EFPA’s Expert Reference Group for Psychology and Climate Change

Climate Crisis and the Human Factor: 10 Psychological Keys to Unlocking Climate Action


Anthropogenic global climate change and its disruptive impact on ecosystems and communities around the world are subjects of widespread scientific consensus. The European Federation of Psychologists’ Associations (EFPA) has made climate change one of its priorities.

In this opinion paper, the EFPA Expert Reference Group for Psychology and Climate Change addresses what they consider to be the ten most important issues in the field of psychology and climate change, highlighting the role of psychology in mitigating and adapting to the climate crisis.

The socio-ecological model is presented as an approach effectively encompassing various determinants of pro-environmental behavior, engagement in climate action, and climate change-related mental health at the individual, social, organizational, and systemic levels. Sustainability serves as the general framework for understanding the role of psychology. While sustainable transformation is necessary, it may be challenging due to psychological and systemic barriers. These barriers can be overcome through collective actions and building collective efficacy. Diverse emotions play an important role in shaping individual and collective behaviors related to climate change; they contribute to both resilience and the deterioration of mental health at the individual and community levels.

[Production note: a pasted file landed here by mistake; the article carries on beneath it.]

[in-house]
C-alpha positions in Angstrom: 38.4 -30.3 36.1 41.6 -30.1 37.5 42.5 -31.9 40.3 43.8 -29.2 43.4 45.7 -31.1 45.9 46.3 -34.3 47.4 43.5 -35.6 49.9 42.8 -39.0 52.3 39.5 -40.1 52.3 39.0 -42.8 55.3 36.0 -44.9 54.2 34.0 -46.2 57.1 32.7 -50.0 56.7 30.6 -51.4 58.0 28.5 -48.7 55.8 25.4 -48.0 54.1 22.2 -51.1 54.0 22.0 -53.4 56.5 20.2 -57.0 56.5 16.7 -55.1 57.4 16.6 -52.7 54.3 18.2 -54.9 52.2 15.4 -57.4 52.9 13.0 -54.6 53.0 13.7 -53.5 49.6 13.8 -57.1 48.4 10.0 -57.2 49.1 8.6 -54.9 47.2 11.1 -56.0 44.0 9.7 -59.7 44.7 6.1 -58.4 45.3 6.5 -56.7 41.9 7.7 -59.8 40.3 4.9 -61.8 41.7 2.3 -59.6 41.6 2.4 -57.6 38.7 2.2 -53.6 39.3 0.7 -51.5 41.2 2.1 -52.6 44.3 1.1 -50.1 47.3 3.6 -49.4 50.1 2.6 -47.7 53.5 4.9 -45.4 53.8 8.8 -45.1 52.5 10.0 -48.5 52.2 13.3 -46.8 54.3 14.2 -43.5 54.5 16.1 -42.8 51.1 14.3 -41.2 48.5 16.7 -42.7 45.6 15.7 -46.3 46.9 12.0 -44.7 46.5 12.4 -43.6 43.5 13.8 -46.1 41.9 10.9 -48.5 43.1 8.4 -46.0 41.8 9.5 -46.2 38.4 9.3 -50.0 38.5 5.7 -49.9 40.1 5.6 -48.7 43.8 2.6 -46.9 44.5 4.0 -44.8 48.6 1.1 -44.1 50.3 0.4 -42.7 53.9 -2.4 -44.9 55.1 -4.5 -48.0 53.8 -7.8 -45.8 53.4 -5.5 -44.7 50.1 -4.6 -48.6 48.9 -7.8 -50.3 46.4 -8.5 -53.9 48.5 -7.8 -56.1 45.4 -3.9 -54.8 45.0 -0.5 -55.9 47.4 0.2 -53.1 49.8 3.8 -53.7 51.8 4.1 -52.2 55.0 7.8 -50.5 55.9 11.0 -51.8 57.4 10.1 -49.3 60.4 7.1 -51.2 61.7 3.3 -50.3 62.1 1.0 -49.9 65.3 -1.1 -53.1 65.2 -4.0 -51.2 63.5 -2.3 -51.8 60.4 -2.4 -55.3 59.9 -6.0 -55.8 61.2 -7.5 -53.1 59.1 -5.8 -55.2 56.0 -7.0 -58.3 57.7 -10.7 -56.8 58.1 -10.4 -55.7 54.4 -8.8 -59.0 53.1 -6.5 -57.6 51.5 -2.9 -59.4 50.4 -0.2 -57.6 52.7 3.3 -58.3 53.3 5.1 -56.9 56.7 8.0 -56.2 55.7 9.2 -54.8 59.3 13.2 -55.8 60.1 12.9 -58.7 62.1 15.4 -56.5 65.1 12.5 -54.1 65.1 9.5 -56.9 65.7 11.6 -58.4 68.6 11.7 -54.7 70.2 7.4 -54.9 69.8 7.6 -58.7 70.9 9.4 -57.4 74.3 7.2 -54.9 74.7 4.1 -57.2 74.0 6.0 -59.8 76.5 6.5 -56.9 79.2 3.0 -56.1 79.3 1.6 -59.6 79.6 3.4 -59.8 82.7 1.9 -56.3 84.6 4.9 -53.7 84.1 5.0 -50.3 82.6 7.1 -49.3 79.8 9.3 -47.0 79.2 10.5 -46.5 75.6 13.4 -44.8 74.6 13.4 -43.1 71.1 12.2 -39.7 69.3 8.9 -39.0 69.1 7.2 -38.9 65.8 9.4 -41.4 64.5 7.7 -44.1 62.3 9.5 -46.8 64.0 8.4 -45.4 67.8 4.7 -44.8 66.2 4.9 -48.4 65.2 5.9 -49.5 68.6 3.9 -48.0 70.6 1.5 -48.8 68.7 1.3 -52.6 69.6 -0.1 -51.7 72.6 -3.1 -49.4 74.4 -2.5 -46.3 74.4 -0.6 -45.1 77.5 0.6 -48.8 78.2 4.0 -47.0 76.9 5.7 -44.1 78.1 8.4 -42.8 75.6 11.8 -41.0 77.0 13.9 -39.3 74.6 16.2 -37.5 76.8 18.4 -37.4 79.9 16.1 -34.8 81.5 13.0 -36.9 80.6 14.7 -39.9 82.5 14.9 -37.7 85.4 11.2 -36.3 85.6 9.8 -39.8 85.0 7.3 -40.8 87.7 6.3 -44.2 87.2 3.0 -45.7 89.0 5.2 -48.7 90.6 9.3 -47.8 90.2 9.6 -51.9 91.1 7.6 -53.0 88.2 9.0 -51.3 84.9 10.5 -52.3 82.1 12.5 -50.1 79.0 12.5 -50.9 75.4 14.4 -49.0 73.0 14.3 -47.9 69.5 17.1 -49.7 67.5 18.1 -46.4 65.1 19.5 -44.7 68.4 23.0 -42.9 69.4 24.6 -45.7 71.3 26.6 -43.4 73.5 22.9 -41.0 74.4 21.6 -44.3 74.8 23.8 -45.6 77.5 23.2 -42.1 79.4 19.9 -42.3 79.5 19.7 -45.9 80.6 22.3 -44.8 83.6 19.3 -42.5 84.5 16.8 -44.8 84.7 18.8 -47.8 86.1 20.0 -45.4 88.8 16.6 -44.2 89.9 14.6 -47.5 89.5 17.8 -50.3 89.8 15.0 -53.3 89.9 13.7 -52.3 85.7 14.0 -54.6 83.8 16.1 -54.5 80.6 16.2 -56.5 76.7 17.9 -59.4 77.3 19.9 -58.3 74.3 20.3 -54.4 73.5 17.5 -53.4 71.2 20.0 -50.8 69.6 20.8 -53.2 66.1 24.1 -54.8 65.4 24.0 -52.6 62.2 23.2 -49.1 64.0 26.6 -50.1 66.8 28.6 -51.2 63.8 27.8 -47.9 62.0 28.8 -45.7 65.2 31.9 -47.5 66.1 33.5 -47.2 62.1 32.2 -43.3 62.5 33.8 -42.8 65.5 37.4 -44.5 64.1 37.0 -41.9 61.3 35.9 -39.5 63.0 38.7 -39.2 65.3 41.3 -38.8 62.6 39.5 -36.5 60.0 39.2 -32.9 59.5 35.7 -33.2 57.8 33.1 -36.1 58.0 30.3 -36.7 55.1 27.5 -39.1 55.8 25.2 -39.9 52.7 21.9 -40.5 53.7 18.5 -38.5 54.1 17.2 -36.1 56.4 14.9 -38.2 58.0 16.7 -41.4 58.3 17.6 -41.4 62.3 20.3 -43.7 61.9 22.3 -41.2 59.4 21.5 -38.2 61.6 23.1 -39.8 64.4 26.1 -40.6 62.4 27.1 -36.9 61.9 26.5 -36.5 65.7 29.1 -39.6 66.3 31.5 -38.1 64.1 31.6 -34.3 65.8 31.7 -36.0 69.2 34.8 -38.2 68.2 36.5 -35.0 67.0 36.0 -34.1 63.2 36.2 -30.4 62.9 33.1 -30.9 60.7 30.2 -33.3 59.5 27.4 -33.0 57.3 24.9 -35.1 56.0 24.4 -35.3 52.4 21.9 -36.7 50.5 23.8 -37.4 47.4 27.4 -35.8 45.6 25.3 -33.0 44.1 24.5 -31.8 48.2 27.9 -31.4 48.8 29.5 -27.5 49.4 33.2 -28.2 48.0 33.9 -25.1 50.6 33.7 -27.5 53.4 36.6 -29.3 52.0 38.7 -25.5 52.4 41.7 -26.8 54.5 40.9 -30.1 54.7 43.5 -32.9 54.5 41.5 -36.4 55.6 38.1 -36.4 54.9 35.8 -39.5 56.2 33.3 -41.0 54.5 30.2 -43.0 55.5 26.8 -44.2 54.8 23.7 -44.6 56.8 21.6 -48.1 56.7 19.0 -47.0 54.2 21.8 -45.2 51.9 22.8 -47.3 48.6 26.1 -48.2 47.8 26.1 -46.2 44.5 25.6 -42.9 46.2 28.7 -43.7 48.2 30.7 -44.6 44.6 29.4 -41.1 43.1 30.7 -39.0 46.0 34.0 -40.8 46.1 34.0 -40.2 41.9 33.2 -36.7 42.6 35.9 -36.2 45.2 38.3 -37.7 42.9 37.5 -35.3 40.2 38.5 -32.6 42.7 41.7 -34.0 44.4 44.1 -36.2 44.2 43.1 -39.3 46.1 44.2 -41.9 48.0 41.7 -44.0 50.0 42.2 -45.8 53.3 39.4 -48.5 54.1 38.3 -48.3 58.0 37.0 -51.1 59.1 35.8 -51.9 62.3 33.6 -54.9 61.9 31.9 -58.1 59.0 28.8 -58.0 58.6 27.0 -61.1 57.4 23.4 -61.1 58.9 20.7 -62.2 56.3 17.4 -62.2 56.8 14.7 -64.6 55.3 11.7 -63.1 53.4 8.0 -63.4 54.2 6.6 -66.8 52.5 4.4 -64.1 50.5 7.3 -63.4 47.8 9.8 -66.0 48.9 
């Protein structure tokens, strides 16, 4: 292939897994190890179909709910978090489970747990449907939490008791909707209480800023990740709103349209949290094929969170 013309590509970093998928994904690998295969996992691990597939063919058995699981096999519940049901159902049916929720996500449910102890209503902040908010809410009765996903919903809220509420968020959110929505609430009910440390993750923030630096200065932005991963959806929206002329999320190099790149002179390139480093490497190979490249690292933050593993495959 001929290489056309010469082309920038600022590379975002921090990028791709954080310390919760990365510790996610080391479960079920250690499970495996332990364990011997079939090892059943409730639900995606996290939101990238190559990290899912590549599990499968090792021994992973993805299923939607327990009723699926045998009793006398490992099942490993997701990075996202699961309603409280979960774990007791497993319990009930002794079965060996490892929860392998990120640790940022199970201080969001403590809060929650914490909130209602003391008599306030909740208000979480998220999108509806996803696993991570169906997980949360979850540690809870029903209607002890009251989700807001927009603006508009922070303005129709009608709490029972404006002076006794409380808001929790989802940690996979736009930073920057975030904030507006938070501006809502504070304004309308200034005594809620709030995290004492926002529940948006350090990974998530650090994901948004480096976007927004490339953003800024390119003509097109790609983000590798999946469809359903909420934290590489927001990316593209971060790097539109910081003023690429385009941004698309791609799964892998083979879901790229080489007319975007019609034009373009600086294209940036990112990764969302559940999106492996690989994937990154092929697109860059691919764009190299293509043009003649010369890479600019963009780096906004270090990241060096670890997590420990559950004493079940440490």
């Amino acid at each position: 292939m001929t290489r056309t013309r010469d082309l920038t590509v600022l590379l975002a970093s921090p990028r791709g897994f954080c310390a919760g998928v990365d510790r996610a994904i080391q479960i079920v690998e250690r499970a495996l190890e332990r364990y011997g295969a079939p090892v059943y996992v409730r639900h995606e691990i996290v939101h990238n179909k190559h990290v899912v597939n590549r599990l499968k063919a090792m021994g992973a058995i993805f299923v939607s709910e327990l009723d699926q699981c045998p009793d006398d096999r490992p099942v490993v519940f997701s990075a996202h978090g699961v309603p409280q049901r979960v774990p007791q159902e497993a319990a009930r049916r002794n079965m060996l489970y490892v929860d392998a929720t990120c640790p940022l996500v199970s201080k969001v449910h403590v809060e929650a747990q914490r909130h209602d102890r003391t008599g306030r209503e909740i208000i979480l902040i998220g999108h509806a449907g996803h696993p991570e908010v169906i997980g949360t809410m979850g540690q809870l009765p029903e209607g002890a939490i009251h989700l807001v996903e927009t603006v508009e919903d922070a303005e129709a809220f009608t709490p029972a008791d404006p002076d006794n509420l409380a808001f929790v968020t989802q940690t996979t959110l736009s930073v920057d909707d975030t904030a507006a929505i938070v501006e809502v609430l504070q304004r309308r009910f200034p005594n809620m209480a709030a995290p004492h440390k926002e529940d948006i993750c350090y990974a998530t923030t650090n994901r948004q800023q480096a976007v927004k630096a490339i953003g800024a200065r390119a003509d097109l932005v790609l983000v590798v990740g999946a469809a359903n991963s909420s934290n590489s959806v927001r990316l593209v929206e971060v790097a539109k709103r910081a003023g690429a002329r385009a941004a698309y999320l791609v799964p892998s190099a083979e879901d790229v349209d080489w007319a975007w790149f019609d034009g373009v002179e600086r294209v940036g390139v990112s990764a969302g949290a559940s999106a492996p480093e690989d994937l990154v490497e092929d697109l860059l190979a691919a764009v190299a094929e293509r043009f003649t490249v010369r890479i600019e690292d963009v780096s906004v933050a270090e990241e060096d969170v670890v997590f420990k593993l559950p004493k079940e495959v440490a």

In addition to internal mental processes, institutional, organizational and social mechanisms foster sustainable practices. Institutional, organizational, and societal mechanisms, alongside internal psychological processes, foster sustainable practices. Psychological research on these mechanisms and processes should inform strategies at the level of policy-making and environmental communication that are critical to shaping public perception and behavior.

A unified approach to psychological research and practice across individual, societal, organizational, and systemic levels is needed for a resilient response to climate and associated societal challenges.